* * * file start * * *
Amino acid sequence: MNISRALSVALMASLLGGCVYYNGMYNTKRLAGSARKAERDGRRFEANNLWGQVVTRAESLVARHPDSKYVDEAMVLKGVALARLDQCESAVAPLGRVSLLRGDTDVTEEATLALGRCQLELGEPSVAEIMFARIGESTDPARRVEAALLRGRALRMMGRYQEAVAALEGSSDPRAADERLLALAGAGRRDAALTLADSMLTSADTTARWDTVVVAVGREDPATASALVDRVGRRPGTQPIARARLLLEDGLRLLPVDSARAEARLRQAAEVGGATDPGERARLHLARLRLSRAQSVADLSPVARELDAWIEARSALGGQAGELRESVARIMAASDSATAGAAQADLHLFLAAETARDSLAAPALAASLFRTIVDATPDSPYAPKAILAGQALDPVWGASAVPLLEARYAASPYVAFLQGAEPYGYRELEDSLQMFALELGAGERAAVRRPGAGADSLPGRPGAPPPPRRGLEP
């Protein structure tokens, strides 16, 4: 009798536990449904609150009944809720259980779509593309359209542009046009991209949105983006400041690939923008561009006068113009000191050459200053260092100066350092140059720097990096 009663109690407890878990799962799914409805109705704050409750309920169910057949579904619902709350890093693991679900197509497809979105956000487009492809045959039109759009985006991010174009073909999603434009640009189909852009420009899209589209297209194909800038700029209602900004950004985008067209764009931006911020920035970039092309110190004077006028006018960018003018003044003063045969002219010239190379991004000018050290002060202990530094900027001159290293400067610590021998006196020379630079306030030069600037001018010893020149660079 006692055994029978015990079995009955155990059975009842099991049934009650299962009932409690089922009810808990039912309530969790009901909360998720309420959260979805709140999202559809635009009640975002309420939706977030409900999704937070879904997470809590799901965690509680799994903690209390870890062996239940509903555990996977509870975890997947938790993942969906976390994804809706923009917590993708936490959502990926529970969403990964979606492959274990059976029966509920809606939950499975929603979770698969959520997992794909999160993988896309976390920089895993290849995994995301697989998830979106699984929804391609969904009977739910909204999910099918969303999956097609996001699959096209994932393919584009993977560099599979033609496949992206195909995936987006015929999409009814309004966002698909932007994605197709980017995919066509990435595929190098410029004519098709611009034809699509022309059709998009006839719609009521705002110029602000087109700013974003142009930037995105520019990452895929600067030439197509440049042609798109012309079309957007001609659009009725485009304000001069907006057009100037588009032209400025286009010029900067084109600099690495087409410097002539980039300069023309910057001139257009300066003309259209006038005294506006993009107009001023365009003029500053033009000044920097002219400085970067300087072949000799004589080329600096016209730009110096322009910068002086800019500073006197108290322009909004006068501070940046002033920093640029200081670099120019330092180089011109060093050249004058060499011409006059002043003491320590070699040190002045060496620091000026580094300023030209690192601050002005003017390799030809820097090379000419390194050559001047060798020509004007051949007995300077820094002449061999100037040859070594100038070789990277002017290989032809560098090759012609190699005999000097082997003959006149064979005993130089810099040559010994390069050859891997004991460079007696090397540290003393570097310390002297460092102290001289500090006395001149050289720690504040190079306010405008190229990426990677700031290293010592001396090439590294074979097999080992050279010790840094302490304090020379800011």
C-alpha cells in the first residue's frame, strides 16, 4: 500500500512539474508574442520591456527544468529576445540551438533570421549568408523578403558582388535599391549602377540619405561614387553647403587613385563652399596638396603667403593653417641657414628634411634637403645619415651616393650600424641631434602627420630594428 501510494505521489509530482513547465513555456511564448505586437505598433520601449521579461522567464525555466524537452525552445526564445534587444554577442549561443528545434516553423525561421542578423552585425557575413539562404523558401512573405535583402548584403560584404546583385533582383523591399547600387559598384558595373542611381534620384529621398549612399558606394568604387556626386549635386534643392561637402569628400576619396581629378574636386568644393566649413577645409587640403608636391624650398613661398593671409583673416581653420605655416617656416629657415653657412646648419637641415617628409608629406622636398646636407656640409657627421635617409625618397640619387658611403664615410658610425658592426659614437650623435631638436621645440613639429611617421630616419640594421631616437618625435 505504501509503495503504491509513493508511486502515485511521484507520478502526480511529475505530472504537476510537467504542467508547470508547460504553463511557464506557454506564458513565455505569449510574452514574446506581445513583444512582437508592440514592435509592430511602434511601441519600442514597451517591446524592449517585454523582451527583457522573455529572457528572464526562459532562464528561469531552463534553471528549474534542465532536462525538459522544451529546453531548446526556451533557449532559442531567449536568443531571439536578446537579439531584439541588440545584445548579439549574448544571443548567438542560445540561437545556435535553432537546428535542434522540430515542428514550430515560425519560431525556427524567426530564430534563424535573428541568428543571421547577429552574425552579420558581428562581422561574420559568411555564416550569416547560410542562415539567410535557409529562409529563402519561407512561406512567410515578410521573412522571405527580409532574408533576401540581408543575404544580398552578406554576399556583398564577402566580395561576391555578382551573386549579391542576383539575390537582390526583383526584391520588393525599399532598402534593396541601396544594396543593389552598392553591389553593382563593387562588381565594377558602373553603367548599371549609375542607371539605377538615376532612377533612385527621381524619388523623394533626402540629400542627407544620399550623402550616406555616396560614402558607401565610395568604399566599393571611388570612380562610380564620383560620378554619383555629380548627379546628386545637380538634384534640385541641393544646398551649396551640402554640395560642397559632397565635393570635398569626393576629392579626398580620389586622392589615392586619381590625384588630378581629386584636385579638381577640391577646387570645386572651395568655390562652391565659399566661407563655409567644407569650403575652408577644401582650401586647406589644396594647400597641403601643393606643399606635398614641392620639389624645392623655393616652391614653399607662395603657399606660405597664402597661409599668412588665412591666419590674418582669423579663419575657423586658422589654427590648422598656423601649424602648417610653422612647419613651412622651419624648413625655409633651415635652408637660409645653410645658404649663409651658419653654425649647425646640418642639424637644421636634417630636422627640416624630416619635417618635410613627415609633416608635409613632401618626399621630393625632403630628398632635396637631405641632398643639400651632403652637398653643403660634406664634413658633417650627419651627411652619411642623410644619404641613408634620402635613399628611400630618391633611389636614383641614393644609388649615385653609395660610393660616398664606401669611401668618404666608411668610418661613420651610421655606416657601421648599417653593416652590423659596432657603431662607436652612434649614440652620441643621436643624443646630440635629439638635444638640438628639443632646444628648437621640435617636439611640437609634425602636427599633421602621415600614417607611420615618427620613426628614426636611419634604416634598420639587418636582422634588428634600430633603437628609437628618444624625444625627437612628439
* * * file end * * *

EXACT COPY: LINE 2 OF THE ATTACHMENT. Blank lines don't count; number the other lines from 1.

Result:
């Protein structure tokens, strides 16, 4: 009798536990449904609150009944809720259980779509593309359209542009046009991209949105983006400041690939923008561009006068113009000191050459200053260092100066350092140059720097990096 009663109690407890878990799962799914409805109705704050409750309920169910057949579904619902709350890093693991679900197509497809979105956000487009492809045959039109759009985006991010174009073909999603434009640009189909852009420009899209589209297209194909800038700029209602900004950004985008067209764009931006911020920035970039092309110190004077006028006018960018003018003044003063045969002219010239190379991004000018050290002060202990530094900027001159290293400067610590021998006196020379630079306030030069600037001018010893020149660079 006692055994029978015990079995009955155990059975009842099991049934009650299962009932409690089922009810808990039912309530969790009901909360998720309420959260979805709140999202559809635009009640975002309420939706977030409900999704937070879904997470809590799901965690509680799994903690209390870890062996239940509903555990996977509870975890997947938790993942969906976390994804809706923009917590993708936490959502990926529970969403990964979606492959274990059976029966509920809606939950499975929603979770698969959520997992794909999160993988896309976390920089895993290849995994995301697989998830979106699984929804391609969904009977739910909204999910099918969303999956097609996001699959096209994932393919584009993977560099599979033609496949992206195909995936987006015929999409009814309004966002698909932007994605197709980017995919066509990435595929190098410029004519098709611009034809699509022309059709998009006839719609009521705002110029602000087109700013974003142009930037995105520019990452895929600067030439197509440049042609798109012309079309957007001609659009009725485009304000001069907006057009100037588009032209400025286009010029900067084109600099690495087409410097002539980039300069023309910057001139257009300066003309259209006038005294506006993009107009001023365009003029500053033009000044920097002219400085970067300087072949000799004589080329600096016209730009110096322009910068002086800019500073006197108290322009909004006068501070940046002033920093640029200081670099120019330092180089011109060093050249004058060499011409006059002043003491320590070699040190002045060496620091000026580094300023030209690192601050002005003017390799030809820097090379000419390194050559001047060798020509004007051949007995300077820094002449061999100037040859070594100038070789990277002017290989032809560098090759012609190699005999000097082997003959006149064979005993130089810099040559010994390069050859891997004991460079007696090397540290003393570097310390002297460092102290001289500090006395001149050289720690504040190079306010405008190229990426990677700031290293010592001396090439590294074979097999080992050279010790840094302490304090020379800011």